Since their inception in the late 1970’s, Saxon have gone from being one of the forerunners of the awkwardly titled New Wave of British Heavy Metal (NWOBHM) to become one of the standard bearers of rock, and whilst they’ve never achieved the iconic status of other NWOBHM bands like Maiden and Leppard, nonetheless they’ve become one of the most successful UK rock bands of all time, helping to define the way rock is played, releasing several classic albums and writing some of the best known ‘fists-in-the-air’ songs. Their mission from the outset was to bring ‘Heavy Metal Thunder’ to the world. Forty years on, despite a few line-up changes, they’re still out there doing it, and all the evidence you could ever want to hear is contained on this set; forty coruscating tracks covering four decades at the top of the pile, handpicked by Mr Biff Byford himself, surely in the premier league of rock frontmen.
This latest ‘live’ set, Eagle Has Landed 40 gathers together forty tracks spreads across gigs from around the globe. One of the truisms about Saxon is, no matter how patchy a few of their mid-period albums may have been, as a stage band they never let you down. You always knew, and still do, when you go to see a Saxon gig, they will rock you till you drop. This release, their eleventh such album, offers yet more proof of Saxon’s rep as a ‘live’ act.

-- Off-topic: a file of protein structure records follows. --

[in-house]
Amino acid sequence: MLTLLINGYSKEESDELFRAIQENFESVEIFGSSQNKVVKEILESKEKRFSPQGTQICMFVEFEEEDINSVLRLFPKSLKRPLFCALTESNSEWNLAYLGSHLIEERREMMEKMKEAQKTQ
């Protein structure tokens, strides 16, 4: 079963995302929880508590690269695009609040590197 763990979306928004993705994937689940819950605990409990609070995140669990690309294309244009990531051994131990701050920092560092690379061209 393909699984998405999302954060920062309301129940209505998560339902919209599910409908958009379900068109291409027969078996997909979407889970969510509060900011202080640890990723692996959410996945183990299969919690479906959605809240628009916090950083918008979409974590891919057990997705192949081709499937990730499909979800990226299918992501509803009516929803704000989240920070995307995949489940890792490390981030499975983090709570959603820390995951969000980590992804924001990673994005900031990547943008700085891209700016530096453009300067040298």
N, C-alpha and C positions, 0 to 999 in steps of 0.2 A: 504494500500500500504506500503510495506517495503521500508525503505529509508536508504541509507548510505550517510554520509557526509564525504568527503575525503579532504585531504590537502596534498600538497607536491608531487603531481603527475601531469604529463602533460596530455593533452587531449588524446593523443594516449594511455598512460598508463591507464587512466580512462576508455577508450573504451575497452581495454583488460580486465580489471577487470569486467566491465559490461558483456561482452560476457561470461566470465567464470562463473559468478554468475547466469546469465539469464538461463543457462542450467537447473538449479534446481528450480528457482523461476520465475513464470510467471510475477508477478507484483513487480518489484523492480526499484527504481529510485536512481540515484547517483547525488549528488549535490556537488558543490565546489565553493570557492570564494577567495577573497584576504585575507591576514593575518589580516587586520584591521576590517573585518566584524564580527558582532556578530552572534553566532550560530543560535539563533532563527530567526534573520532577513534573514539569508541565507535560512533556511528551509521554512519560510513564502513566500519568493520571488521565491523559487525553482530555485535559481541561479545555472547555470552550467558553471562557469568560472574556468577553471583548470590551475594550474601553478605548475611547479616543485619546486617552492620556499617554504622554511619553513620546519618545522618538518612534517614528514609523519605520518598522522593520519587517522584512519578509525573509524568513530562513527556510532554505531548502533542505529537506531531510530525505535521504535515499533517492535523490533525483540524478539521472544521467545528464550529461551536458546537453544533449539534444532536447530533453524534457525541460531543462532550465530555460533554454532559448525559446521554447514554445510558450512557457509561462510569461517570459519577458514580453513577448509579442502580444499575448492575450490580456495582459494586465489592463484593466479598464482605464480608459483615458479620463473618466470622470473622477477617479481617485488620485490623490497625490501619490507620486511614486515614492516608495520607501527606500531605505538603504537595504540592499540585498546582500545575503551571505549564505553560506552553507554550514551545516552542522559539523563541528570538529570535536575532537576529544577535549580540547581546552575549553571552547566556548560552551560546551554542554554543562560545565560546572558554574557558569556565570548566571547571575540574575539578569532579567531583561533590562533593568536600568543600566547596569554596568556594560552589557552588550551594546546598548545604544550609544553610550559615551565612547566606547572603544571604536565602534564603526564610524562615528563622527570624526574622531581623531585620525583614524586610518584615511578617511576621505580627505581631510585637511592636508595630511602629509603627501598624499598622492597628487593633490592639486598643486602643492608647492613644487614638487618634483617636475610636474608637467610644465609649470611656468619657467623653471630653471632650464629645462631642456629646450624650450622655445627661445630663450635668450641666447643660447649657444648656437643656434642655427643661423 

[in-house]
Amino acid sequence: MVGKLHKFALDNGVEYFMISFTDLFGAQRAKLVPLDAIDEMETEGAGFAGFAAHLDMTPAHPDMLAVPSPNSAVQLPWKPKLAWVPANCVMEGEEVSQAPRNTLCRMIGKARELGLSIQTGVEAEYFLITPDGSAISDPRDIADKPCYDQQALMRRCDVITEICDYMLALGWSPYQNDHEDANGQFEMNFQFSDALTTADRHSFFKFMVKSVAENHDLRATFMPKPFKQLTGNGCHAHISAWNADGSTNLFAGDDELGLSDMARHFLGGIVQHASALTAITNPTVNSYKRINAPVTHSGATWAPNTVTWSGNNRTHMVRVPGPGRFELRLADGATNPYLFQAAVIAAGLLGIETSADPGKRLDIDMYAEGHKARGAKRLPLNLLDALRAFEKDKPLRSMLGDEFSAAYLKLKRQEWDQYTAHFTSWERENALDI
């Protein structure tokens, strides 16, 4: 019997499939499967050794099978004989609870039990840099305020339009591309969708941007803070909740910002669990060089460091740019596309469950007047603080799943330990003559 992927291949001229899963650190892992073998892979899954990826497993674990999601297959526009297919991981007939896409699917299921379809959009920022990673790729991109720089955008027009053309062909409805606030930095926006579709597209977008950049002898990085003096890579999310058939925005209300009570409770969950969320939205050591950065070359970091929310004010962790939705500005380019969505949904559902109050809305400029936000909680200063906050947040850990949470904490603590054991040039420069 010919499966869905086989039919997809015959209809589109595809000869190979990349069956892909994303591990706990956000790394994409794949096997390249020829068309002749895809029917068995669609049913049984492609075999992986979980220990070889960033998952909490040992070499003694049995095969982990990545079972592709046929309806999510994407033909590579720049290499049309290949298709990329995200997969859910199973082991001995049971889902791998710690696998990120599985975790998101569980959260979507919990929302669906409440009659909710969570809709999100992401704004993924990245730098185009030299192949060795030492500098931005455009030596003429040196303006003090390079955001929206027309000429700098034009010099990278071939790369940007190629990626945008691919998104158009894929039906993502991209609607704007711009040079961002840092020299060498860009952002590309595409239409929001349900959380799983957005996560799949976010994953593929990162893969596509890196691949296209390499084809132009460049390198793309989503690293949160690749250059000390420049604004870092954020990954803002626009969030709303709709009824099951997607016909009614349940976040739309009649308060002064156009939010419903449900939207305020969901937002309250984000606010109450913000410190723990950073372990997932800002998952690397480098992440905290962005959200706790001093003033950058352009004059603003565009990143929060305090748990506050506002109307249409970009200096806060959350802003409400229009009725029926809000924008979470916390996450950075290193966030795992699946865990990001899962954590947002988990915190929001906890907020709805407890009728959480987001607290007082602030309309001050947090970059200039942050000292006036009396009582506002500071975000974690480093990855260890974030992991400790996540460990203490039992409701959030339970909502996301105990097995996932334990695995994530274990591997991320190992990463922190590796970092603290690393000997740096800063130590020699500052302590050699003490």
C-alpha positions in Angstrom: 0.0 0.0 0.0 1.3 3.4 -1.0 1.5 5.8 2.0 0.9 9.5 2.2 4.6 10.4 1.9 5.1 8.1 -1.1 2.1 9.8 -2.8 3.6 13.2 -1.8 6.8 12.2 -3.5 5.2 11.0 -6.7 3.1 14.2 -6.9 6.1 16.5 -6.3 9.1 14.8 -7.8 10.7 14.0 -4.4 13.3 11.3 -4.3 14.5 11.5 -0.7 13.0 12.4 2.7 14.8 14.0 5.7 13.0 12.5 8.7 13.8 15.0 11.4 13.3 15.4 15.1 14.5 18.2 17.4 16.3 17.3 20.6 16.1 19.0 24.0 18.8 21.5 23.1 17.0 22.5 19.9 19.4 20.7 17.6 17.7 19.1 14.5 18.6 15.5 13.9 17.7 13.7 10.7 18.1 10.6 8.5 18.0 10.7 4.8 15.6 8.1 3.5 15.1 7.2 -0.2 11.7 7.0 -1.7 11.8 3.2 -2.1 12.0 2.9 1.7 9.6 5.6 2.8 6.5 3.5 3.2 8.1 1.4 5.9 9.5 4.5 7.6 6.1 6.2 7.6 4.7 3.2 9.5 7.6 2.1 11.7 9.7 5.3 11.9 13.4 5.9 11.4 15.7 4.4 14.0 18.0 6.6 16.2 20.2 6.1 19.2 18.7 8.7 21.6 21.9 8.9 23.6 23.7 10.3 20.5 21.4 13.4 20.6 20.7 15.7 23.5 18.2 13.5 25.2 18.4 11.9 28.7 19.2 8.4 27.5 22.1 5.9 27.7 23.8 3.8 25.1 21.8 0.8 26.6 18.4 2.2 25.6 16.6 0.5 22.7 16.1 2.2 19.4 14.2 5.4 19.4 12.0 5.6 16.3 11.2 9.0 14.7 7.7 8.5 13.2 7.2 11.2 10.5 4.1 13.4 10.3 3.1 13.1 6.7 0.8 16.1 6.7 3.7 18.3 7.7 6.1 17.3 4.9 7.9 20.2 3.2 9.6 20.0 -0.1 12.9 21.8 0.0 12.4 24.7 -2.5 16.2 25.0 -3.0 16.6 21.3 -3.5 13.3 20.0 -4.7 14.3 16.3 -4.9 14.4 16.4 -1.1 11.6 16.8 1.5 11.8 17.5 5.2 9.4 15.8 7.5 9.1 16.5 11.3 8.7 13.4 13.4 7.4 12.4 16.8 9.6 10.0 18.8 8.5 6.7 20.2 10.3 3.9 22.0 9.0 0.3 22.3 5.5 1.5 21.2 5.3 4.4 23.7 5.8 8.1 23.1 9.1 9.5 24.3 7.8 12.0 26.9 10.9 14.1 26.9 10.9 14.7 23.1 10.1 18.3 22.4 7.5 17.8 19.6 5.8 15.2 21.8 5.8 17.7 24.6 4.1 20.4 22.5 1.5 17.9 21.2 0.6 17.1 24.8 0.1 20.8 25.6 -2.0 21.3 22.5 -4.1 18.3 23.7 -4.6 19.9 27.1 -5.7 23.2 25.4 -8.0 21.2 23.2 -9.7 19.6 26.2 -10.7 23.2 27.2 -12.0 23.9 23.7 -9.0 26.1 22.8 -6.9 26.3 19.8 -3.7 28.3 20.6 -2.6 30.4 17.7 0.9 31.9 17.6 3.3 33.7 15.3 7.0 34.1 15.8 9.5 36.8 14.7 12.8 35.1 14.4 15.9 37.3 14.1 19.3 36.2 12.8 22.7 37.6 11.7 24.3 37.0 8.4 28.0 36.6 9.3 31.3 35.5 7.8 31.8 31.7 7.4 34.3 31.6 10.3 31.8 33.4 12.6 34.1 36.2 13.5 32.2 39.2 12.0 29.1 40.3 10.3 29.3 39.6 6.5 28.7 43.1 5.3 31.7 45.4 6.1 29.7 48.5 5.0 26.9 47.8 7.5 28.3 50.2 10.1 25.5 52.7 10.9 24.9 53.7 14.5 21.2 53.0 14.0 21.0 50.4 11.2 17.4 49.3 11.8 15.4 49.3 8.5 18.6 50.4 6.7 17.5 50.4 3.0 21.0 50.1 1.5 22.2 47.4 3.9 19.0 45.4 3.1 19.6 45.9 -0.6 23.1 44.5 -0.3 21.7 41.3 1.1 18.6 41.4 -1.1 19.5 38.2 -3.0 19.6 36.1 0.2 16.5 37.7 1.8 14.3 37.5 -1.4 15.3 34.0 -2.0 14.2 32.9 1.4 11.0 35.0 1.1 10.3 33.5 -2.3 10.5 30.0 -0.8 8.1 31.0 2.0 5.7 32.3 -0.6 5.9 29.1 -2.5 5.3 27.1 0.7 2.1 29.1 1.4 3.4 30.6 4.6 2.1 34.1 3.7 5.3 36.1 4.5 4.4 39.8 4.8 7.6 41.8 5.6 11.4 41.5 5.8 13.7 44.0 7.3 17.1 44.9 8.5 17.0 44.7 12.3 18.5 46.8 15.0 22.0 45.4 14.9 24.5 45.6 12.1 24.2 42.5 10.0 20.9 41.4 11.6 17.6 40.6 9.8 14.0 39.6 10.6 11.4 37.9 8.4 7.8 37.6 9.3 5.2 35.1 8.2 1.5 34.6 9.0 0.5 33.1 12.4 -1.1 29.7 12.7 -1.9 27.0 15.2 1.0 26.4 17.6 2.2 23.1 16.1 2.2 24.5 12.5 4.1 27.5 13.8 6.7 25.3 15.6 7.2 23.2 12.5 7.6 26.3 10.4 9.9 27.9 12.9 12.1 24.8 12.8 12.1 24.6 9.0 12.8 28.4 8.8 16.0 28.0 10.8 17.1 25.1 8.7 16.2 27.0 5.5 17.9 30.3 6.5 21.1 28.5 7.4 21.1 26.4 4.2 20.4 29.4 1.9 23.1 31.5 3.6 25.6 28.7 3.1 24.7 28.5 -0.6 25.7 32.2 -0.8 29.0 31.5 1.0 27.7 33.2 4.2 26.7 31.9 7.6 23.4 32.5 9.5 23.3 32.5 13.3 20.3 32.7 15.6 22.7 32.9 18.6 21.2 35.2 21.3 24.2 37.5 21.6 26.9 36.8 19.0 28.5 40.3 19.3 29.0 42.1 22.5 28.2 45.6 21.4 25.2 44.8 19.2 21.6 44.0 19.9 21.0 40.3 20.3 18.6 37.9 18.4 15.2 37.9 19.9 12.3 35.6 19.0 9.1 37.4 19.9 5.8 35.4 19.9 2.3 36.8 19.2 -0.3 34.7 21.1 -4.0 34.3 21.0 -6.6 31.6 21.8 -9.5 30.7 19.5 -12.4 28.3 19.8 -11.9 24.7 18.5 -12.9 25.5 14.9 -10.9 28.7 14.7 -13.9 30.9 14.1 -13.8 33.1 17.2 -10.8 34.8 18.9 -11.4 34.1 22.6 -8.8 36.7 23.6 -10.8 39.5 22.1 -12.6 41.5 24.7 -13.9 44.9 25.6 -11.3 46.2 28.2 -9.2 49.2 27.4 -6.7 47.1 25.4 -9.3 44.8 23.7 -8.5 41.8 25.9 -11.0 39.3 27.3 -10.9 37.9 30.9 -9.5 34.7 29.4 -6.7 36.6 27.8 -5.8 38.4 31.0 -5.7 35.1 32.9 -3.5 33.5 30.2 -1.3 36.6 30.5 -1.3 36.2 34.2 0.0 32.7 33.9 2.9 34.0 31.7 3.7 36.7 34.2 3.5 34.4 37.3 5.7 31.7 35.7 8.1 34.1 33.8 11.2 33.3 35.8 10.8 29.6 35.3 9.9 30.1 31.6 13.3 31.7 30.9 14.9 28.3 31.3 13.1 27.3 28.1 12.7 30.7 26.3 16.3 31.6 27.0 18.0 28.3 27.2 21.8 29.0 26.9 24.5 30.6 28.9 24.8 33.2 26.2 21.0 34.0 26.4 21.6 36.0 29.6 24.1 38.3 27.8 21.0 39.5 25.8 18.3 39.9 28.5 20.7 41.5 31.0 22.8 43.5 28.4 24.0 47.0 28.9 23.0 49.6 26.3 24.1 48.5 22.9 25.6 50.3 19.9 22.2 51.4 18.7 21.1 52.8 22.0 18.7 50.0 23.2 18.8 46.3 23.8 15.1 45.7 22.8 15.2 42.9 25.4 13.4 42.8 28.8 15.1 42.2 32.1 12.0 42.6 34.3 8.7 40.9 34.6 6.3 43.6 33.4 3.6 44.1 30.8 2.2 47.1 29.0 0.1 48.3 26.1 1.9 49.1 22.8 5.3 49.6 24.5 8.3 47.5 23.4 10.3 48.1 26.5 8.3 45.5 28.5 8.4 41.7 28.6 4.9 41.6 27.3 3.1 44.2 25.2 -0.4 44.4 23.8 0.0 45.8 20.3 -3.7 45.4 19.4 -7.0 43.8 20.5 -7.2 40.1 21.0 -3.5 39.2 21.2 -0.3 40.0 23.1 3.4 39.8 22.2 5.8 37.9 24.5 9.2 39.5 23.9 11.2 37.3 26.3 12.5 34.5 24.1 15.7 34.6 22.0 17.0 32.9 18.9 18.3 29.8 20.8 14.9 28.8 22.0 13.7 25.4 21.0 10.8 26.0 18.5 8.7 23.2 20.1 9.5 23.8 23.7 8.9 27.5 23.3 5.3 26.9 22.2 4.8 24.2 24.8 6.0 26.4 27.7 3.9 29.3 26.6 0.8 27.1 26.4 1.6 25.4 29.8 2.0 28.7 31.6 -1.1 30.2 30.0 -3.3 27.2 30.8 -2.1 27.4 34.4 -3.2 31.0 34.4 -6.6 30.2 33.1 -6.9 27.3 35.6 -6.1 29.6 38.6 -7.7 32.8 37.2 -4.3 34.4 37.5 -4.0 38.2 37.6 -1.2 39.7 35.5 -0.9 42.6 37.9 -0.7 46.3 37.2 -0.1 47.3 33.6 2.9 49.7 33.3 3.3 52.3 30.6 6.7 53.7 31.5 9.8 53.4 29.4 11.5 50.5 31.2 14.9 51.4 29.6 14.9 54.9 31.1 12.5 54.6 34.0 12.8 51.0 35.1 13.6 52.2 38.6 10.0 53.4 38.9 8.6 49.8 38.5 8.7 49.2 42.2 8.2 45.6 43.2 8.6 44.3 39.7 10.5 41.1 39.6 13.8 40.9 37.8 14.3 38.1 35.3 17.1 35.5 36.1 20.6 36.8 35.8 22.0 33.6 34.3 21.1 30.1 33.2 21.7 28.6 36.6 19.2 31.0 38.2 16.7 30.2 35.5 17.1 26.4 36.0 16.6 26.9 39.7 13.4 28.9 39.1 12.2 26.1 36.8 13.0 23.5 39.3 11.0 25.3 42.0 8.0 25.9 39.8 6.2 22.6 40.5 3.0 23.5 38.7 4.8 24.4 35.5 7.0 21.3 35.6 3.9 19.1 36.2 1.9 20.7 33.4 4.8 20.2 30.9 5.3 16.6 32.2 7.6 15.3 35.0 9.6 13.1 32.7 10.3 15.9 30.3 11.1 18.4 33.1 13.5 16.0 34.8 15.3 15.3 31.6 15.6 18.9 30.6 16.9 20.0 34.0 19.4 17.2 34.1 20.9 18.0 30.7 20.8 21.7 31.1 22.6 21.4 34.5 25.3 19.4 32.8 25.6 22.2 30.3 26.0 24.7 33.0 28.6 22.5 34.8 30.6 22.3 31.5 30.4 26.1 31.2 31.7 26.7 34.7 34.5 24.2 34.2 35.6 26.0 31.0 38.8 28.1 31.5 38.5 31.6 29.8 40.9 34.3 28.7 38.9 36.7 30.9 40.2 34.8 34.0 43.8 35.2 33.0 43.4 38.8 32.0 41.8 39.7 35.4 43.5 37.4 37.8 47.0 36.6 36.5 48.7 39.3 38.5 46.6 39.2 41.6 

There are stone-cold classics from all parts of their career.. 747 (strangers in the night), (with Phil Campbell), Dallas 1pm and Strong Arm Of The Law from their early days, right up to the thunderous Battering Ram and They Played Rock ‘n Roll, their 2018 tribute to the fallen Motorhead, with all manner of other classics in-between. Unlike other Saxon ‘live’ releases, this one includes the mighty ‘Denim and Leather’ from Wacken 2014, backed by a small chamber orchestra. The close bond between Saxon and Motorhead is suggested when they perform ‘Ace of Spades’, and they give it added gravitas by bringing on the now sadly departed ‘Fast’ Eddie Clarke to play with them. Lemmy himself would have approved of this stellar version of his classic song.
Since Saxon began, entire musical movements and genres have come and gone, but Biff and his merry men are still out there, rocking venues to their foundations and giving their legions of fans exactly what they want to hear. Here’s to the next forty years.